The solar wind  magnetosphere coupling exhibits both global and
multiscale characteristics due to the broad range of overlapping space and time
scales. The multiscale phenomena have been modeled in terms of many processes such
as phase transition, intermittent turbulence, and selforganized criticality. A
new theoretical foundation for multiscale processes is developed in terms of
fractional kinetics in which the probability densities are described by
FokkerPlanck equation with fractional derivatives.
A collaboration with New York University, funded by National Science Foundation under the Computational and Mathematical Geoscience (CMG), explores the multiscale phenomena in nature. In this project (PI: Dr. Surja Scharma) many approaches based on nonlinear dynamics and chaos, fractional kinetics, nonequilibrium statistical physics and nonlinear time series analysis are used. One of the main topics of research is the long term correlations and its role in extreme events. The systems under study are the large scale open systems in nature (solar windmagnetosphere interaction), financial markets, and laboratory systems.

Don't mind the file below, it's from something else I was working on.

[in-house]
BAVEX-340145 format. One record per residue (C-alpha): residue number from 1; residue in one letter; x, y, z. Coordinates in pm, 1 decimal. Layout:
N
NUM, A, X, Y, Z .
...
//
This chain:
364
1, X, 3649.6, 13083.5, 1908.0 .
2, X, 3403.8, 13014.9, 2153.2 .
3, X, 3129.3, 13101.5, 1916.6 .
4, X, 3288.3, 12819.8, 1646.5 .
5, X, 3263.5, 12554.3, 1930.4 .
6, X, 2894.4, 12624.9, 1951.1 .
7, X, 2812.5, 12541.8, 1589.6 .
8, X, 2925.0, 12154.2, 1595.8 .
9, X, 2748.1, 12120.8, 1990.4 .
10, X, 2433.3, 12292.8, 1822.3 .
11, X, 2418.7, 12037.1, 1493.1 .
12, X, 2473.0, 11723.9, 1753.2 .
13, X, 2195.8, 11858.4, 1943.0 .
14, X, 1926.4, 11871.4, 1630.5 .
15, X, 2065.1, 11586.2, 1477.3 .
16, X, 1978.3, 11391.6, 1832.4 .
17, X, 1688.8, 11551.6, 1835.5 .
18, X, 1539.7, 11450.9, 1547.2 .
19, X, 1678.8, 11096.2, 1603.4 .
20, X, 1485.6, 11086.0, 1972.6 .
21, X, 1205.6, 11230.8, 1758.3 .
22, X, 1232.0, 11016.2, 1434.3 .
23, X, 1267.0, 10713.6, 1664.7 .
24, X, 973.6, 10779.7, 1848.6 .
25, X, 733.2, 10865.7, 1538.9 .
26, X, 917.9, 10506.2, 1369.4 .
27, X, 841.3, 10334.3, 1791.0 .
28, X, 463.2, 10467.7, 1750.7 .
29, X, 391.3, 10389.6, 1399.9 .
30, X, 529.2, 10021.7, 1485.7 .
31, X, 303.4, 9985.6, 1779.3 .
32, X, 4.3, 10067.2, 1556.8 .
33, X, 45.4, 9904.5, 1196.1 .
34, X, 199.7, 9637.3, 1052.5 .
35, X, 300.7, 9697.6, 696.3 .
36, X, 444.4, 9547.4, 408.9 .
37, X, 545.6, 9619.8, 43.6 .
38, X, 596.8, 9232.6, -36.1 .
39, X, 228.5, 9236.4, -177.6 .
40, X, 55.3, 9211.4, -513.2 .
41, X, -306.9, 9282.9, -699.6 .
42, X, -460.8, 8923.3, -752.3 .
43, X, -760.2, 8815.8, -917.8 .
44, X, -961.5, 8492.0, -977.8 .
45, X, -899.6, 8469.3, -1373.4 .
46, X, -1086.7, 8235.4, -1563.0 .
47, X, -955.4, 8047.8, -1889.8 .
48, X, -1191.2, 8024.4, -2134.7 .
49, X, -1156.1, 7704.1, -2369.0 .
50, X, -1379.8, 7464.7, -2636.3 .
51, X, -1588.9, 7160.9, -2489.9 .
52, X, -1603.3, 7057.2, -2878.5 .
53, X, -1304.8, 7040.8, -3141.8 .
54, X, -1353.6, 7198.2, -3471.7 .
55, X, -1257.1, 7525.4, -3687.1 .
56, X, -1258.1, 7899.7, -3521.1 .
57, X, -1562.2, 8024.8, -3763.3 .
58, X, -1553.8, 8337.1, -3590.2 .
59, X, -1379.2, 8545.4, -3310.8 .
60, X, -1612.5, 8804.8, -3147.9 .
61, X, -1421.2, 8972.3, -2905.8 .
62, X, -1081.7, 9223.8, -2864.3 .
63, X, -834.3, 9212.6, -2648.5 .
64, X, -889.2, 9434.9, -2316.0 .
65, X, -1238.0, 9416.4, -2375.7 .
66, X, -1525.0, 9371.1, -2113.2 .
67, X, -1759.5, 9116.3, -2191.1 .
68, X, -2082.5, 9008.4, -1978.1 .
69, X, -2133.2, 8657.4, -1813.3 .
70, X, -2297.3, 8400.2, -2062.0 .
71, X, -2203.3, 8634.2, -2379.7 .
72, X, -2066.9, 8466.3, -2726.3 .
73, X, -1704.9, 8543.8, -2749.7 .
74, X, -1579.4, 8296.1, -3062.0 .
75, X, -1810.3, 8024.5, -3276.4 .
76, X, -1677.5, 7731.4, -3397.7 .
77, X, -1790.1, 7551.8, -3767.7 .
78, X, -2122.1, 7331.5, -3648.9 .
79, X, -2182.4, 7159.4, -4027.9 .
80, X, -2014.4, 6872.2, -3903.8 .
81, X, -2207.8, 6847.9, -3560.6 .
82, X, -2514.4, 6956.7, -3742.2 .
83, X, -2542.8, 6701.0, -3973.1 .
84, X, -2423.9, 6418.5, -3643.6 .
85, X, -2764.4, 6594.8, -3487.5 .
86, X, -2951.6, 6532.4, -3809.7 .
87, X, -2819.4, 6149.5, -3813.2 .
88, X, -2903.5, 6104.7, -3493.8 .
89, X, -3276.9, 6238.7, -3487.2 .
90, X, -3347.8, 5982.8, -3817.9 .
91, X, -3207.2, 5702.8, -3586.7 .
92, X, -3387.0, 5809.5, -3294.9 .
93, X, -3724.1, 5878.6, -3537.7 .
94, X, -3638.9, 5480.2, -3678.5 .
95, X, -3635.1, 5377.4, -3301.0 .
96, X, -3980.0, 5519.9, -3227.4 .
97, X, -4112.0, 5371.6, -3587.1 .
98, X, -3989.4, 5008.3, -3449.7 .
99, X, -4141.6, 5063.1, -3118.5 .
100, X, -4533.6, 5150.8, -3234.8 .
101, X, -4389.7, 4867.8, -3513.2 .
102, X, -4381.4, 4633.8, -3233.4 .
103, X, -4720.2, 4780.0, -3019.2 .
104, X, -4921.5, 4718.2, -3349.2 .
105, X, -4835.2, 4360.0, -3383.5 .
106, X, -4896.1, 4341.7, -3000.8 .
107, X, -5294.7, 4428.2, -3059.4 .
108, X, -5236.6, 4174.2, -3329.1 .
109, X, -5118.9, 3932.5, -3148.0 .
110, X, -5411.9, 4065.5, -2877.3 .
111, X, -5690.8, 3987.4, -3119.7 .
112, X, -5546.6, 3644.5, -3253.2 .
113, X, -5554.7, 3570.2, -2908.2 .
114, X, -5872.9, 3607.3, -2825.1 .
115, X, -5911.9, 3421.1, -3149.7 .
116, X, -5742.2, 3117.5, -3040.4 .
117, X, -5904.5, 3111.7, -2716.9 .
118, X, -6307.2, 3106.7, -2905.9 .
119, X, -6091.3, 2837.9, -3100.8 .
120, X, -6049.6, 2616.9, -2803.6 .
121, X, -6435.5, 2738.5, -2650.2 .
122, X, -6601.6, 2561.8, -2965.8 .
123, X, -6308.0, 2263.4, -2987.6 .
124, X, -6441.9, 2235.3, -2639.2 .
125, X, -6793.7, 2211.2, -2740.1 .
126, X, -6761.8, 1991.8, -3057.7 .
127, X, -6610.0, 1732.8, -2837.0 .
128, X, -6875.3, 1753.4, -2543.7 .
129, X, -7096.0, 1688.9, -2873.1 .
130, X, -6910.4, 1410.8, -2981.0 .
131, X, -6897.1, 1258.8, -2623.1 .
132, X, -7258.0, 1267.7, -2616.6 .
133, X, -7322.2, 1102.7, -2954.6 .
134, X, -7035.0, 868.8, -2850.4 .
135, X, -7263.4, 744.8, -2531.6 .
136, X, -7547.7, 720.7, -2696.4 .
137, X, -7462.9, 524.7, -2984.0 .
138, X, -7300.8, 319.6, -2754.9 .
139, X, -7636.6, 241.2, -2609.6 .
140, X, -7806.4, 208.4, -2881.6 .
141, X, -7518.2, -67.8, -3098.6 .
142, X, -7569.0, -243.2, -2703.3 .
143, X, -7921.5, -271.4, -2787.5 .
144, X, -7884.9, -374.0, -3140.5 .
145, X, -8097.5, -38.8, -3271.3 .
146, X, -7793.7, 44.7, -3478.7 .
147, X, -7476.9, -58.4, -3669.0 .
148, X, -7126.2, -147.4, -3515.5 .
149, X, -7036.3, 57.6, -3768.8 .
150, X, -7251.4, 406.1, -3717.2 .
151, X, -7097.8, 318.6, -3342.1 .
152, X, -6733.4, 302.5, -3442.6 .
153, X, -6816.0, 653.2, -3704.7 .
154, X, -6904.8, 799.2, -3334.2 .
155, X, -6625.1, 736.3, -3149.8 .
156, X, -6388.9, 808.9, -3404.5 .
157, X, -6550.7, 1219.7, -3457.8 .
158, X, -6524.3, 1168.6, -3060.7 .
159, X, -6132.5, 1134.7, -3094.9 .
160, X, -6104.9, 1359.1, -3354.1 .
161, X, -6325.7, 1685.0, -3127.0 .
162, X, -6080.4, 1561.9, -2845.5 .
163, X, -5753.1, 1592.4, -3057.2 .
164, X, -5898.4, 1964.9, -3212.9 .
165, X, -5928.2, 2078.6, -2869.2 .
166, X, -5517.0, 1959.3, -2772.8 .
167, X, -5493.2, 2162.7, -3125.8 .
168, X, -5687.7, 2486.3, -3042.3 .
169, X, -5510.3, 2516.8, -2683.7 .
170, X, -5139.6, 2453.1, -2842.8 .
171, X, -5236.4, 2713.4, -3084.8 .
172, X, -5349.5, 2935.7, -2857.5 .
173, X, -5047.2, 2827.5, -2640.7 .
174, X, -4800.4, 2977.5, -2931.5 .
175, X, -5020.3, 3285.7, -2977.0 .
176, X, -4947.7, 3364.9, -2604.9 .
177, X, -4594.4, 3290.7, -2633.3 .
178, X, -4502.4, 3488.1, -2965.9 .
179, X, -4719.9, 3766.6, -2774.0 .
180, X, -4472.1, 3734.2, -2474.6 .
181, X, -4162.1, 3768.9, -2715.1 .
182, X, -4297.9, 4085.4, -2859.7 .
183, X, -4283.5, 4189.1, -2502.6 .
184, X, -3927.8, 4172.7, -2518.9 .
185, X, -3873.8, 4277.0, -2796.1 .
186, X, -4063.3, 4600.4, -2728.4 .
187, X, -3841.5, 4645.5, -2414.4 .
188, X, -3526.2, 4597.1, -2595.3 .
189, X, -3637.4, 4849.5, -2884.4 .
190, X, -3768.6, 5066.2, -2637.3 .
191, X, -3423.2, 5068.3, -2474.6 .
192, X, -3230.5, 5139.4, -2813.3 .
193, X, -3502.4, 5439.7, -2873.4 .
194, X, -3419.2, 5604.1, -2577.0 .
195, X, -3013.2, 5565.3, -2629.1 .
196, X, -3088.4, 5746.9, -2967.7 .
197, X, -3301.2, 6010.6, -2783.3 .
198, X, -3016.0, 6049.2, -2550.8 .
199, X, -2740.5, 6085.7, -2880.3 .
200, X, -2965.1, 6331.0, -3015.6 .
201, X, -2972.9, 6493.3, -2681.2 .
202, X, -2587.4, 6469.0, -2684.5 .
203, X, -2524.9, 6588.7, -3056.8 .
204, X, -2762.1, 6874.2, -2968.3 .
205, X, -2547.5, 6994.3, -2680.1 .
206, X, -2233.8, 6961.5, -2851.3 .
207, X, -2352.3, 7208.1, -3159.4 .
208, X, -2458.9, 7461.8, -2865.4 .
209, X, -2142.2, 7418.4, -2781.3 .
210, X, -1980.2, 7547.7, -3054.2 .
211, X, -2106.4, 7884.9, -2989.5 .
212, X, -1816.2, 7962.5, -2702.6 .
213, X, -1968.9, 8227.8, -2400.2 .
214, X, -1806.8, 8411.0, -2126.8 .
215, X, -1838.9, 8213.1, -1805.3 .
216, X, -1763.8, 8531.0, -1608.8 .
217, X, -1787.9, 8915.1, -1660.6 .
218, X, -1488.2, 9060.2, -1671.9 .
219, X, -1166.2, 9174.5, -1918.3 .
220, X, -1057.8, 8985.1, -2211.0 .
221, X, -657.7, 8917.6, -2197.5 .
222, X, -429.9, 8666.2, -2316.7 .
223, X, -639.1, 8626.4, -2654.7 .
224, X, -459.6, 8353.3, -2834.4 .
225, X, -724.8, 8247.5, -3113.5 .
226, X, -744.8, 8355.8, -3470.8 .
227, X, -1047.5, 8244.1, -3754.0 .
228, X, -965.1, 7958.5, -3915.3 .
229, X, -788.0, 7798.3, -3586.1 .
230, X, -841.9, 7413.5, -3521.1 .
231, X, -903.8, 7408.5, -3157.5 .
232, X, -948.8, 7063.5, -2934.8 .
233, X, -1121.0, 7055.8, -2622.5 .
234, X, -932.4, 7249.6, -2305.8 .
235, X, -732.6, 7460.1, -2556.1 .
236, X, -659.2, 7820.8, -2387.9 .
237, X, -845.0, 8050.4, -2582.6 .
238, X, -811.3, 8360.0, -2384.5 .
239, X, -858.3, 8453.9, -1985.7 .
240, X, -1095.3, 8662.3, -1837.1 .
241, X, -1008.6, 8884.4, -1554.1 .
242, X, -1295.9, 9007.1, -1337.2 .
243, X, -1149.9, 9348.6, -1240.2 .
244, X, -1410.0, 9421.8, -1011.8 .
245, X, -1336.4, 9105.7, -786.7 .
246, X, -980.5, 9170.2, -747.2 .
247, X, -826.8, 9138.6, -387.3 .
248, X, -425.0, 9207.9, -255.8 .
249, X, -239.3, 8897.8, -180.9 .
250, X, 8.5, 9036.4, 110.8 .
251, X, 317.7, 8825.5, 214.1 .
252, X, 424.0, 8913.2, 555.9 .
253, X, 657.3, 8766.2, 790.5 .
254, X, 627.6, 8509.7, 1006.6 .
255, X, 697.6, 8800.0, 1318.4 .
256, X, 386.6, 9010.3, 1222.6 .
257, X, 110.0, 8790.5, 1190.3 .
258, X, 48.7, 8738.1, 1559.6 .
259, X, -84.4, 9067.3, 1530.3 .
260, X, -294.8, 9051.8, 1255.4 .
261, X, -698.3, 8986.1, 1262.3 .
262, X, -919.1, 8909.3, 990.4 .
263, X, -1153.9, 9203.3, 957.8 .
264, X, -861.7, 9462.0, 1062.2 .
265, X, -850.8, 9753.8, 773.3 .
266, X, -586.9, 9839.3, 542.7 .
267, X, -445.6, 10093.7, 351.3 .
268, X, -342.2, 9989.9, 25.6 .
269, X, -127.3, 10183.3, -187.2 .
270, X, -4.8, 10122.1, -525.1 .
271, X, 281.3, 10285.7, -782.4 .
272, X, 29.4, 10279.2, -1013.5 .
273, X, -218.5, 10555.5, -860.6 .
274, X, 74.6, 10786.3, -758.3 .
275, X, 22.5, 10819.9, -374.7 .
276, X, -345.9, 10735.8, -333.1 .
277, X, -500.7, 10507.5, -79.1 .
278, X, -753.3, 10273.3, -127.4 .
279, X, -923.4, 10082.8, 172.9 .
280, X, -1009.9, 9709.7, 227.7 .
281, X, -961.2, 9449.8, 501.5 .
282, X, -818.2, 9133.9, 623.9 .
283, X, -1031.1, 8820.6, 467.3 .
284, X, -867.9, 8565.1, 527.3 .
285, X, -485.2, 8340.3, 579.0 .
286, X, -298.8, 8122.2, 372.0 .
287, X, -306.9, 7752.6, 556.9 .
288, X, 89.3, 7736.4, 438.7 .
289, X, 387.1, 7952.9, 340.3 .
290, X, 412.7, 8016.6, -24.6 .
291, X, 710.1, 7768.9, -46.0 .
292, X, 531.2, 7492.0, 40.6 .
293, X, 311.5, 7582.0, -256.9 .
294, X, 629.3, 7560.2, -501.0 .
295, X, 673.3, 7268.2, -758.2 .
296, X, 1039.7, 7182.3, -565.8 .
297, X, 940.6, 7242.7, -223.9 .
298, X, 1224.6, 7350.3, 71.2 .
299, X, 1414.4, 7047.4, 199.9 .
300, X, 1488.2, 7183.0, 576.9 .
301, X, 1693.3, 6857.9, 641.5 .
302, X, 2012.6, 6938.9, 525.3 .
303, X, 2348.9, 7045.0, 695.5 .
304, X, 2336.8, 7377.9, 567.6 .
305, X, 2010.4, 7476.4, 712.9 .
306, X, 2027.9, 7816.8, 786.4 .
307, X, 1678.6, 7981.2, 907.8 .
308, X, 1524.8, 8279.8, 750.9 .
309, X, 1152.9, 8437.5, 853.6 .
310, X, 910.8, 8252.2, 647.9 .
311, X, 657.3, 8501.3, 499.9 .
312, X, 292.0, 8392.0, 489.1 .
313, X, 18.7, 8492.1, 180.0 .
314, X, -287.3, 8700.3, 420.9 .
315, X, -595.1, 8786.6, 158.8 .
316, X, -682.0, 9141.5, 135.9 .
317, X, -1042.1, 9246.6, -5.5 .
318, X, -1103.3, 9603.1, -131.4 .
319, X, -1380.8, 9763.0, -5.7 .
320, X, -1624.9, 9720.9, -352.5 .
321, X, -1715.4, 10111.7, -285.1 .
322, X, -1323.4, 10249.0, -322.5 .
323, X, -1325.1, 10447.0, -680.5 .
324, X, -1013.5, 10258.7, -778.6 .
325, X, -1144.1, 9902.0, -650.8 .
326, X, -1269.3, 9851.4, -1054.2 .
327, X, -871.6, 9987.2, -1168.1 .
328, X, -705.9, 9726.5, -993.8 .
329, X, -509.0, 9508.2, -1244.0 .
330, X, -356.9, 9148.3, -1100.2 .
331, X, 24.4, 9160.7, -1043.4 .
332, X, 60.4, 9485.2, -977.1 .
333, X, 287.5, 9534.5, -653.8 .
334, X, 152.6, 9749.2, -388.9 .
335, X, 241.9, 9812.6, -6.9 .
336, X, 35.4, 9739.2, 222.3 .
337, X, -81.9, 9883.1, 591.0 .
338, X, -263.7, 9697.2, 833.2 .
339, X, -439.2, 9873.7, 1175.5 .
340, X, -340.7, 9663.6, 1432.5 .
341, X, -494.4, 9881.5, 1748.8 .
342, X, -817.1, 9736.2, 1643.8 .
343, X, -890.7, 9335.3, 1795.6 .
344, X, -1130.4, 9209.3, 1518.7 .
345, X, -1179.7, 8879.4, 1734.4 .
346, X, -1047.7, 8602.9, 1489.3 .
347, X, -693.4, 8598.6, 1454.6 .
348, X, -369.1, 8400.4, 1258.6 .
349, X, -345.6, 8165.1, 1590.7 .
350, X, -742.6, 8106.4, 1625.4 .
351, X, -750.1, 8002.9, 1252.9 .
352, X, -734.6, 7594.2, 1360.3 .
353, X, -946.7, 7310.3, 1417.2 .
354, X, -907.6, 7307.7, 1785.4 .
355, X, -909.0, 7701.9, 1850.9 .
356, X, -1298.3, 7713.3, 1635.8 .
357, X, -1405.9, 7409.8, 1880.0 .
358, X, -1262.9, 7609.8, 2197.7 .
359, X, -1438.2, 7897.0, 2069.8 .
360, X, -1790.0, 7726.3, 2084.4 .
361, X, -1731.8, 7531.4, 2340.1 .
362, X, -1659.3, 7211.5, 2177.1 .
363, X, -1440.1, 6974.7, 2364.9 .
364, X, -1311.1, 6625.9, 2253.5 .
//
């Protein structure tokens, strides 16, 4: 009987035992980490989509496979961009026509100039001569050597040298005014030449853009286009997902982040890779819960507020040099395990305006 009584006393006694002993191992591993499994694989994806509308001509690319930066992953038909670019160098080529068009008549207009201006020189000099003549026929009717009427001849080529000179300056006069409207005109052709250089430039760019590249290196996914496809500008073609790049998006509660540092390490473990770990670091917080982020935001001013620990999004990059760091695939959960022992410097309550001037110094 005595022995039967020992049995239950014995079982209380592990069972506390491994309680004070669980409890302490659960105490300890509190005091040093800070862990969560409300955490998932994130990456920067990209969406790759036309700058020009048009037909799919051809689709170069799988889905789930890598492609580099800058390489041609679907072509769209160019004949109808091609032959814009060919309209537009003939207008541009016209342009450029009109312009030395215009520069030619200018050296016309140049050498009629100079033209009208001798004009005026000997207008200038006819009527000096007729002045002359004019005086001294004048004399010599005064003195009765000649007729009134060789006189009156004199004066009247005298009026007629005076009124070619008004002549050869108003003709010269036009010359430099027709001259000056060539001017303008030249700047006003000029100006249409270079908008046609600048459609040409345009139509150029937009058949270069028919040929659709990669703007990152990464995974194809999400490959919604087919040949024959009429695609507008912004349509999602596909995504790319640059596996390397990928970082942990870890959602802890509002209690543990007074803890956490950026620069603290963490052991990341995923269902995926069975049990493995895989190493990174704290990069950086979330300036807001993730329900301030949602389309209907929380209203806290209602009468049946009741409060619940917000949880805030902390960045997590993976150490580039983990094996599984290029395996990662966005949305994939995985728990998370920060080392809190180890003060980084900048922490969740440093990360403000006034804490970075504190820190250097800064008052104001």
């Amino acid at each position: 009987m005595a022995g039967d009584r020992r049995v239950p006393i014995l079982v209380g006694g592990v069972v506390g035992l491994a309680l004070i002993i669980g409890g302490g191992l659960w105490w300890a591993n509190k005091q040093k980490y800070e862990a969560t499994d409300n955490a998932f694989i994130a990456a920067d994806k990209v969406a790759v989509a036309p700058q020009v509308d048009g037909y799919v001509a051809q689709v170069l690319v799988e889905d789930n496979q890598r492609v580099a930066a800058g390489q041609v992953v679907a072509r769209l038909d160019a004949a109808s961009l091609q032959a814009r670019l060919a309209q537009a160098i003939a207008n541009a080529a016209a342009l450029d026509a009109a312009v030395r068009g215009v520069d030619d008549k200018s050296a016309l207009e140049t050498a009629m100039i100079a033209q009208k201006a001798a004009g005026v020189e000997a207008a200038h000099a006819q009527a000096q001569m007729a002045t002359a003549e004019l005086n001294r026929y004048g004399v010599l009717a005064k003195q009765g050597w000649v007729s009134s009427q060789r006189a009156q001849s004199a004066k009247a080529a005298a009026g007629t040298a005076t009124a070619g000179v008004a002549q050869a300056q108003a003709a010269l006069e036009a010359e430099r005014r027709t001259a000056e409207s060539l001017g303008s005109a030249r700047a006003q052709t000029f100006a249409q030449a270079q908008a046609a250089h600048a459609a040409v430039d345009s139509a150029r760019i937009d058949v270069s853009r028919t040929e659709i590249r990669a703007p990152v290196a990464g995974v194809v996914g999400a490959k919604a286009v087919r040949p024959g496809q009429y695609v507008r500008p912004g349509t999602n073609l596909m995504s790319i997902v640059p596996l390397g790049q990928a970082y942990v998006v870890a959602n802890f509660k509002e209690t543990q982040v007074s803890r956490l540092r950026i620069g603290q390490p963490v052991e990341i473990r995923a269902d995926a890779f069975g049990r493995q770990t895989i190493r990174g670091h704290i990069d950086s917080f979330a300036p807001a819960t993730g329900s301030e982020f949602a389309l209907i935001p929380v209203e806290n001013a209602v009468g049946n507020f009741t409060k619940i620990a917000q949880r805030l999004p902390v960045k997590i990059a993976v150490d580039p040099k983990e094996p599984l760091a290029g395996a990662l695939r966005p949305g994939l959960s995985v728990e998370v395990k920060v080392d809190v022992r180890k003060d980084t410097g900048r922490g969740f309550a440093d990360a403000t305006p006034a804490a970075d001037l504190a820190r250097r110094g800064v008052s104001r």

Thin current sheets are the sites where magnetic energy is converted to plasma energy and play a crucial role in the onset of magnetic reconnection. Building on the kinetic theory of thin current sheets developed earlier, the role of anisotropic electron pressure is investigated. Although the ions are the main current carriers in the current sheet, the electron current due to anisotropic pressure is found to yield triple peaks, as observed by CLUSTER spacecraft.